Despite its small stature on the map, Ringling is not without its crime activity. Recently, three burglaries have occurred in town — one at a church and another at the town's biggest employer, Dillon Environmental.
"There's nothing really holding them there; they could leave for Ardmore or some bigger city," says mayor Chancey Greer. "So we want to make sure our protection in Ringling is good enough for them and others to stay in the community."
To help combat crime in Ringling, and to update its struggling police department, city commissioners are considering allowing 30 percent of money brought in from tickets written to go directly to the police department.
For now, all money made from writing tickets goes to the city of Ringling, where it is put into the general budget and awaits distribution for the following fiscal year. Prior to police chief Scott Lang's hiring, on average, only two tickets per month were written. Since Lang was hired, that number has risen to almost 20 per month. While that increase seems like a huge one, it's still less than a ticket a day.
"If I sat out there and ran traffic all day, I could write you more than a couple tickets a day," Lang says. "But I'm the only full-time officer here, and I have every investigation in town and other matters to attend to."
The difference in ticket money has increased a lot since Lang took over. Ringling went from $600 per month from tickets to almost $4,000. Even if the city only takes 70 percent of that, it's still more than it was making off of ticket money when it received all the money.
With the proposed 30 percent pull, Greer says the police department hopes it can get that money right away instead of waiting for the next fiscal year to apply it to the department. The goal: being able to afford new equipment — cameras, safety equipment, microphones, etc. — better vehicles, training, education and the eventual hiring of another full-time officer.
"It's a lot of work being the only one doing this stuff," Lang says. "I have some reserves, but they're only part-time."
Lang says reserve officers typically do anything to avoid writing tickets, since writing one could result in taking a day away from their normal full-time job elsewhere for a court hearing, costing them more to write the ticket than many of the tickets for which they were actually written.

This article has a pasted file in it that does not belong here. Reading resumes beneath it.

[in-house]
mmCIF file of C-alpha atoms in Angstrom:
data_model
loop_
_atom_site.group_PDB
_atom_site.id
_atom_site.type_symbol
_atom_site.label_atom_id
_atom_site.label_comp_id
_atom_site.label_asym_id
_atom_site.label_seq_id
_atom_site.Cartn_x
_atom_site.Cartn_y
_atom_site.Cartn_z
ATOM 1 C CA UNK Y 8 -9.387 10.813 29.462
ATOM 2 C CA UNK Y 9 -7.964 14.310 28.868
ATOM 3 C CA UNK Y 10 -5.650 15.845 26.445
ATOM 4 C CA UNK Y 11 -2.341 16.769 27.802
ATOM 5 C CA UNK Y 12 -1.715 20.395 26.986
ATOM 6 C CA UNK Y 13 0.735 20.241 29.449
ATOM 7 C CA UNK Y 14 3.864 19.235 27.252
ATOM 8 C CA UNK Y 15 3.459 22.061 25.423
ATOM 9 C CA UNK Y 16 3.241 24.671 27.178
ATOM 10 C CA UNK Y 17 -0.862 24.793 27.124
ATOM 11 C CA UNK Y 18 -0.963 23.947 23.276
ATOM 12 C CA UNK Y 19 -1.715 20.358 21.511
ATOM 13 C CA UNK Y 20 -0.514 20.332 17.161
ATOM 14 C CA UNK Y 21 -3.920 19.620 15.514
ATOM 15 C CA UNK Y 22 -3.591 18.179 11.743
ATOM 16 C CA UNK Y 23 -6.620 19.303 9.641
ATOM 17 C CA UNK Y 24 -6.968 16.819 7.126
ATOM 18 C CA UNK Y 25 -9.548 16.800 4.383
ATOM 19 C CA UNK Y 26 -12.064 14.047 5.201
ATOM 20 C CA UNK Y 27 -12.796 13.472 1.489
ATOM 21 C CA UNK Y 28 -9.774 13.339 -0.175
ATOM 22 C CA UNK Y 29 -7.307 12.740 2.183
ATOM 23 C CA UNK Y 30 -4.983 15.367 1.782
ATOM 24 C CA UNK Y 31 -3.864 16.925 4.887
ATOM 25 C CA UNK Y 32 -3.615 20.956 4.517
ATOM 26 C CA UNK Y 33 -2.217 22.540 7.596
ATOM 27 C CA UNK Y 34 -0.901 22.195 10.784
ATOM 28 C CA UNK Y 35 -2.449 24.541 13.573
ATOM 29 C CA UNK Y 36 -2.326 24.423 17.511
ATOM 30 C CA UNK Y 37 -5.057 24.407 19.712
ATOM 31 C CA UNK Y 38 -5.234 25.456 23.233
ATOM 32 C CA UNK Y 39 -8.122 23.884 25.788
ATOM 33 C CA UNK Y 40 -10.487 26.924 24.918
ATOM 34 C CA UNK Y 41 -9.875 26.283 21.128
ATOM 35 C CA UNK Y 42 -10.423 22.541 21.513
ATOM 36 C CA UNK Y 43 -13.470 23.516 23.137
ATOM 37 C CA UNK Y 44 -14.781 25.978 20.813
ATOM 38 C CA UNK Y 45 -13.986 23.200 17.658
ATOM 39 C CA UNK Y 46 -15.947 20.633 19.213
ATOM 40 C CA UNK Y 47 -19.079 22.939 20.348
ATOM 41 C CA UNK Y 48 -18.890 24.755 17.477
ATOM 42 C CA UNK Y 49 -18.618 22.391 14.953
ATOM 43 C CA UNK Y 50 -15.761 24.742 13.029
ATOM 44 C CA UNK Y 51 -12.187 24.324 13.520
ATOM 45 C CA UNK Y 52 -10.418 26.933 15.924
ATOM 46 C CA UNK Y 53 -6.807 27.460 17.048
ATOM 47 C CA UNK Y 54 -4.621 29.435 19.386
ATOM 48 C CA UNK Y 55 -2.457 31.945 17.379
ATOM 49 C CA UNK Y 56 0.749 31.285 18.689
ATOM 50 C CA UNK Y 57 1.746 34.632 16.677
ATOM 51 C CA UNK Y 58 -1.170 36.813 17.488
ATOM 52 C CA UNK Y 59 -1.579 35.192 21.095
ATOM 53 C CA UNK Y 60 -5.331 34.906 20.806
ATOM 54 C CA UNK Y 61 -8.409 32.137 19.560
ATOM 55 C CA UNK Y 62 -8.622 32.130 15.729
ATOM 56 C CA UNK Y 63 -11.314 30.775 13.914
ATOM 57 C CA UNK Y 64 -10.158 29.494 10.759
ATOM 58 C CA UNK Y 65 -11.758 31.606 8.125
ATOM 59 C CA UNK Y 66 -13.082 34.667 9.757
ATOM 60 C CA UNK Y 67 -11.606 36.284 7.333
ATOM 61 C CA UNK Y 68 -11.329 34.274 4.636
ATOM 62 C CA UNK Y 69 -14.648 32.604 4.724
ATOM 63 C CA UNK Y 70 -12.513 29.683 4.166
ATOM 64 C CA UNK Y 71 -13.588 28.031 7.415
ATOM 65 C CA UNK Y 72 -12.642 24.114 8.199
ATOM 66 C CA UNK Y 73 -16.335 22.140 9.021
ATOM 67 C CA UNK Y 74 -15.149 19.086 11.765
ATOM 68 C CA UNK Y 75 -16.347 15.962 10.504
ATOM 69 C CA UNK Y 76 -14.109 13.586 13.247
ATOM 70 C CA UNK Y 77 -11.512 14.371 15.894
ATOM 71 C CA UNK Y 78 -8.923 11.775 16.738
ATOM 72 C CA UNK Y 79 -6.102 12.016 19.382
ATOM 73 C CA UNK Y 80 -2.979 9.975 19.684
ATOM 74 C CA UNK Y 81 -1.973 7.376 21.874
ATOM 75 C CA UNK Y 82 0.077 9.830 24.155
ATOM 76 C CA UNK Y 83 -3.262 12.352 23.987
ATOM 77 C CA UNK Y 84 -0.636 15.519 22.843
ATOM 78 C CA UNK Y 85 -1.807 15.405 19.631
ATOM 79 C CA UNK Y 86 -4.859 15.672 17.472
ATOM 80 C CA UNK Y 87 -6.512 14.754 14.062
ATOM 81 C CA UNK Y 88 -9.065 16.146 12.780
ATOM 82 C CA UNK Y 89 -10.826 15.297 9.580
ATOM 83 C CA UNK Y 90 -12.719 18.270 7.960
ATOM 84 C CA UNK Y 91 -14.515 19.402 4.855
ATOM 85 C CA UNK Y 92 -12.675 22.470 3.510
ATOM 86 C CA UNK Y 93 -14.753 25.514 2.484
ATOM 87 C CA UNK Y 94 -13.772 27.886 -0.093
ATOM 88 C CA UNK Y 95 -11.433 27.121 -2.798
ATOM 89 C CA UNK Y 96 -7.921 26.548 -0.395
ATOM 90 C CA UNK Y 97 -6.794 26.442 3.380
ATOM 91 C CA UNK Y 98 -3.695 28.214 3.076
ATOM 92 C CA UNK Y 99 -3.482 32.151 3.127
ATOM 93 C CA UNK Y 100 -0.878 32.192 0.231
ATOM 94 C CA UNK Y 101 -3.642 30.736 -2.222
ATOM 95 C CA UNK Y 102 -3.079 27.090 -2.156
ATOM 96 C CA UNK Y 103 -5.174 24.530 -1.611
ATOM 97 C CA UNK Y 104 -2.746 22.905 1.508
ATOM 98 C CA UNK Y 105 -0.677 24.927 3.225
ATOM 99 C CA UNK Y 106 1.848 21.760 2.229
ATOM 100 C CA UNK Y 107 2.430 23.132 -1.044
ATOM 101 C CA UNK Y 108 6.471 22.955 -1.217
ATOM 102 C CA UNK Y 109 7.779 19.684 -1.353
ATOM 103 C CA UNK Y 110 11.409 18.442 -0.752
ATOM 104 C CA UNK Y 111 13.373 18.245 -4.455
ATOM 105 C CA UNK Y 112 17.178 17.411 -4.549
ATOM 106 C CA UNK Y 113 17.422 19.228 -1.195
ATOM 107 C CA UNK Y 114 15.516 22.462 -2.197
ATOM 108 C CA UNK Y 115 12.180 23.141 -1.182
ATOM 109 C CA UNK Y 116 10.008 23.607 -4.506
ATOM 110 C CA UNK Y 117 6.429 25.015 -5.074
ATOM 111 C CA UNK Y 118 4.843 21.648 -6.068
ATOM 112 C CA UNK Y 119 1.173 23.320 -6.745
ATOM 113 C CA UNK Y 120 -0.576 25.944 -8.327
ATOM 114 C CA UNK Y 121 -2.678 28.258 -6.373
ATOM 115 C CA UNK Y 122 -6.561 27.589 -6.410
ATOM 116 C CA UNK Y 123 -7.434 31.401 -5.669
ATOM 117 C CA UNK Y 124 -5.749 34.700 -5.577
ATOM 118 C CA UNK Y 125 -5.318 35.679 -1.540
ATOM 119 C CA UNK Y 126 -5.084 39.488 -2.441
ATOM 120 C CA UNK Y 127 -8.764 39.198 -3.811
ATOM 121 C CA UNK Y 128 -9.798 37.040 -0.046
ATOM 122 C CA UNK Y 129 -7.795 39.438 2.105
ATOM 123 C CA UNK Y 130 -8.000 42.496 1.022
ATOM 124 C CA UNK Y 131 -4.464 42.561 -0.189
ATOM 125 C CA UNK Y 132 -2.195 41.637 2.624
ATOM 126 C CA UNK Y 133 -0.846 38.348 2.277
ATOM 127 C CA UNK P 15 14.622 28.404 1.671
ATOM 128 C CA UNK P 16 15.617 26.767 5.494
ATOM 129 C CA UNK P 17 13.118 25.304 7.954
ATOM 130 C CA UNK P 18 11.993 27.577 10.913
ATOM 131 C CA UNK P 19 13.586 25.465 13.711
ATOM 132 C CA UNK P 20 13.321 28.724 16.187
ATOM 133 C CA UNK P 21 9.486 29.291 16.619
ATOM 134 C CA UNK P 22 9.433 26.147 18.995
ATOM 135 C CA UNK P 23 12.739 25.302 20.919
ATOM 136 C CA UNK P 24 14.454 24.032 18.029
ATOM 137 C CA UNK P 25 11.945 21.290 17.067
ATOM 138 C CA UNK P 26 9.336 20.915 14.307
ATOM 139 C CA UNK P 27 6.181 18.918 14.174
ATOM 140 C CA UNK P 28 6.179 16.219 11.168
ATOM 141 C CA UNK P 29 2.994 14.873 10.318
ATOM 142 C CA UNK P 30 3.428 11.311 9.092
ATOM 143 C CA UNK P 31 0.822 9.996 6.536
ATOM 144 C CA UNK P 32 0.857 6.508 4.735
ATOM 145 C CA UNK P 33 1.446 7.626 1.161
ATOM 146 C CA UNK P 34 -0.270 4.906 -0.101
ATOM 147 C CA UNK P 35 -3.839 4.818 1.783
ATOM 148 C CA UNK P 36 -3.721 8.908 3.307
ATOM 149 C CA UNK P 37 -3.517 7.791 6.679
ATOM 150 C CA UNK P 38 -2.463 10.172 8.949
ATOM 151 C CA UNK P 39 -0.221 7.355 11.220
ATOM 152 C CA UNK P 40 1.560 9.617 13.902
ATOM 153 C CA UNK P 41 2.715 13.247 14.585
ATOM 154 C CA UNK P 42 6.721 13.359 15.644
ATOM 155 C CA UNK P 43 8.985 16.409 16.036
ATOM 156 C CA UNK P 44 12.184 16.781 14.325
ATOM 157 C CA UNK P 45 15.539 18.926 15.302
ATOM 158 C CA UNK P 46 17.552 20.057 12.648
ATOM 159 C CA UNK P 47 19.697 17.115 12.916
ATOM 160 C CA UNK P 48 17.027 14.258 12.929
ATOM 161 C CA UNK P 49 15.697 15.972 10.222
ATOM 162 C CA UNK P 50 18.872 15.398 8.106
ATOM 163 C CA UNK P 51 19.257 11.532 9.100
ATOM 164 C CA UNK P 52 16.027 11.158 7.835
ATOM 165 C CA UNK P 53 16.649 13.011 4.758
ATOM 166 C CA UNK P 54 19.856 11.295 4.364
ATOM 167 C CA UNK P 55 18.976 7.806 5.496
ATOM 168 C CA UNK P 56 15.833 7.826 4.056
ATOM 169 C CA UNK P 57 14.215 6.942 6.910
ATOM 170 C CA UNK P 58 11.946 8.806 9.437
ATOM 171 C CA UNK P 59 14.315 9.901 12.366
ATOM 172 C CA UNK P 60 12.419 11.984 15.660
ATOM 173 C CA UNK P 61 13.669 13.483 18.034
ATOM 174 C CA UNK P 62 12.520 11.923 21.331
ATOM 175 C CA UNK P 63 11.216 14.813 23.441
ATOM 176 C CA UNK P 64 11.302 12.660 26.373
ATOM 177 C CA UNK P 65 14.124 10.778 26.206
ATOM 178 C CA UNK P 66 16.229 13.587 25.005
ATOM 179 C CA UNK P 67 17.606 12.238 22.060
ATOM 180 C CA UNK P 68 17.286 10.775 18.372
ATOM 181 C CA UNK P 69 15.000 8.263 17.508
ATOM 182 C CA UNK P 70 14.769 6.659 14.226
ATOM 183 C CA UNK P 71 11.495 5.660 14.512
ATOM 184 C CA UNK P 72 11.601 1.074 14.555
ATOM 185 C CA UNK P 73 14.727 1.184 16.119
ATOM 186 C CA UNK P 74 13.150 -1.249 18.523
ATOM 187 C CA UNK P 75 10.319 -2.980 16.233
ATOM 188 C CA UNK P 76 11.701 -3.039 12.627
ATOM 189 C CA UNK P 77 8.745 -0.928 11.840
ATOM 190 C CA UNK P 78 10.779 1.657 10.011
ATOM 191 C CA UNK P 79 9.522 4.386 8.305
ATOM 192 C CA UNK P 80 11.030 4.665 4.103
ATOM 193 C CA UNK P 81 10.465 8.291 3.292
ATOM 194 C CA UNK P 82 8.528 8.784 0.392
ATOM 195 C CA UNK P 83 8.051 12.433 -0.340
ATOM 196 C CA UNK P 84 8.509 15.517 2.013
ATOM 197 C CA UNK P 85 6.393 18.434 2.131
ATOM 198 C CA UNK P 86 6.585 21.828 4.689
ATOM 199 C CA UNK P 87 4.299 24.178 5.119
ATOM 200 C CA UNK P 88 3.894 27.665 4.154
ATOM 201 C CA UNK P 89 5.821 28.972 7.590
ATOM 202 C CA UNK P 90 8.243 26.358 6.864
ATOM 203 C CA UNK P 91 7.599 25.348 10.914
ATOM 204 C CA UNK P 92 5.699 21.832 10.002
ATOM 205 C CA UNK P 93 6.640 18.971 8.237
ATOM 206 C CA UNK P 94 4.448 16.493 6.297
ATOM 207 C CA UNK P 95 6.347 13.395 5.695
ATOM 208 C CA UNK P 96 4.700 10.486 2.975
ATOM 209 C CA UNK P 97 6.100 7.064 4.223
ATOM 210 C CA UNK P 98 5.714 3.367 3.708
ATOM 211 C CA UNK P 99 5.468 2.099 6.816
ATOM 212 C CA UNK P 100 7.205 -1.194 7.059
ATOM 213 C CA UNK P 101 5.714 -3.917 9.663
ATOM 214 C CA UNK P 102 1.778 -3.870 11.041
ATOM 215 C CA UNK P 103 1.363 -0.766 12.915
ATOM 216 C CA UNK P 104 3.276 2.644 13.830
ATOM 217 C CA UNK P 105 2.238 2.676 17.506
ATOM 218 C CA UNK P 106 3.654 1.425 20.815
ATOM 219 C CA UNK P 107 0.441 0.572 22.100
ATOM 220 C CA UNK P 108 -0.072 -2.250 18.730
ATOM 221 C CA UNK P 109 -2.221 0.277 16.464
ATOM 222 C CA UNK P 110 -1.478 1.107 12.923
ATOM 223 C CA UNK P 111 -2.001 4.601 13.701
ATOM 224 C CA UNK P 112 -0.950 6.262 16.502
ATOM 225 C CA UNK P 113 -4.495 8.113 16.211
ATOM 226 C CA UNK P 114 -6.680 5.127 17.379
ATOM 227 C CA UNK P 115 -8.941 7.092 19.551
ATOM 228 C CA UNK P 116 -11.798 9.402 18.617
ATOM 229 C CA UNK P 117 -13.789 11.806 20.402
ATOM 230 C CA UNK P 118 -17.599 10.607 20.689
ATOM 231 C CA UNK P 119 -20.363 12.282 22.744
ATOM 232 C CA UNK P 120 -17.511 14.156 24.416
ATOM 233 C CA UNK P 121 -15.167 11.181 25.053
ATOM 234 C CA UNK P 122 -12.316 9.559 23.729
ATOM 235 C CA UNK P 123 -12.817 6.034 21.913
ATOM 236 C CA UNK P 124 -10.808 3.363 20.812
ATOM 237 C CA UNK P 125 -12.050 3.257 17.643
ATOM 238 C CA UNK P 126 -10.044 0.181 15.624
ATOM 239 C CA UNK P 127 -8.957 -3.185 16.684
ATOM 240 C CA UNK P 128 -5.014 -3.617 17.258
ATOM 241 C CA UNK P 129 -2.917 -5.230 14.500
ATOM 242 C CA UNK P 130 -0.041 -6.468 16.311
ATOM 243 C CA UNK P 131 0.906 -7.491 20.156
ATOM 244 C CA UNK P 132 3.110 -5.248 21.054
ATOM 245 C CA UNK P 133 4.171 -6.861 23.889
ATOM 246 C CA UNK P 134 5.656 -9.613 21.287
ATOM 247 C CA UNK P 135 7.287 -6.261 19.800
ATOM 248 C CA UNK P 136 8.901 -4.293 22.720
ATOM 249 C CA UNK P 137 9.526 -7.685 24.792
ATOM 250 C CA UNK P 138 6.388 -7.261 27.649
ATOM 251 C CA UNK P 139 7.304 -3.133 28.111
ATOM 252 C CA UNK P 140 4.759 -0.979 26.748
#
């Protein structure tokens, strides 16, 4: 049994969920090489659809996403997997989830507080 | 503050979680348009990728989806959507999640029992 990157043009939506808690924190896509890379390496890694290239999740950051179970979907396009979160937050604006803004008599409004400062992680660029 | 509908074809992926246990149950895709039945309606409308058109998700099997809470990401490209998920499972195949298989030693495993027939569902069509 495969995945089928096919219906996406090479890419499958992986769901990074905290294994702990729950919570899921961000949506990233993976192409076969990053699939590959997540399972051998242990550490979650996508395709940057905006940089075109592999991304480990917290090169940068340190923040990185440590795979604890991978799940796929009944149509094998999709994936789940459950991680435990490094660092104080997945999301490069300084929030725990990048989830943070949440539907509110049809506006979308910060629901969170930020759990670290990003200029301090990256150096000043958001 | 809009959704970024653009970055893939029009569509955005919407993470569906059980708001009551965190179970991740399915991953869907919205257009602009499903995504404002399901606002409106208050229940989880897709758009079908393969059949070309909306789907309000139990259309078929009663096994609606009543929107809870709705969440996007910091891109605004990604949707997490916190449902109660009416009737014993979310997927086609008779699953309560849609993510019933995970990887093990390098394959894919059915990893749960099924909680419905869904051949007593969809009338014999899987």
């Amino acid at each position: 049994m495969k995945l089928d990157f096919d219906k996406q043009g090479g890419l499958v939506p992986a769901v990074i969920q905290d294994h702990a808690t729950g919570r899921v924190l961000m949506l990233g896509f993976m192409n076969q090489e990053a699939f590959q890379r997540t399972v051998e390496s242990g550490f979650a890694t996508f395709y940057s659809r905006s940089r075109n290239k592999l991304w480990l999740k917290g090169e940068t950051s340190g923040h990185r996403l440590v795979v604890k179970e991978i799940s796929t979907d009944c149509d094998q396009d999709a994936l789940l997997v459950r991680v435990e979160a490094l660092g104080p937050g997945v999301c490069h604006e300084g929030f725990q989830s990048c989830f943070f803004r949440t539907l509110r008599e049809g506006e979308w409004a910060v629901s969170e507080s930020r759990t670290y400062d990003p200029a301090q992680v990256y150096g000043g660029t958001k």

"When I was a reserve, I'd lose $200 a day for court hearings for tickets that weren't even for $180," Lang says. "It makes you not want to write them."
The addition of another full-time officer would cut Lang's load significantly, allowing someone else to handle some of the investigations. It would also allow more time for an officer to watch traffic.
"Police are in the crime prevention business," Lang says. "When we write tickets for speeding, it's to protect the members of the community and their property, not just because we wanted to write a ticket."
The idea is still developing. Greer says they based the 30 percent mark on other communities doing the same thing, which includes Jefferson County seat Waurika.
"One of our council members talked with Waurika's police chief, and they did this years ago," he says. "They were able to buy better technology, employ more officers, and none of that would have been possible without the little extra money they got."
Should the CPA approve the idea as suggested — receiving the 30 percent immediately — the city would like to move forward with the plan as soon as possible.
"We'll try it out, and if it works, great. If not, then we can always take it off the books," Greer says. "We're going to give it a trial run, though, and see if it helps the revenue for the town some."
Both Greer and Lang say the "incentive" from writing tickets won't play any part in future ticket writing.
"We don't want to be labeled as a speed trap or anything like that," Greer says. "[Lang] is fair, and he's not writing them for one or two [mph] over the speed limit.
"They won't be writing tickets because of this. They'll be writing them because they're doing their jobs."
The proposal will come up again pending the CPA's results, but Greer and Lang both hope to approve this idea and give the department a little breathing room soon.
"This is just as much about keeping the town safe as it is keeping us safe," Lang says. "Hopefully, we can handle everything and hire some help if this is approved."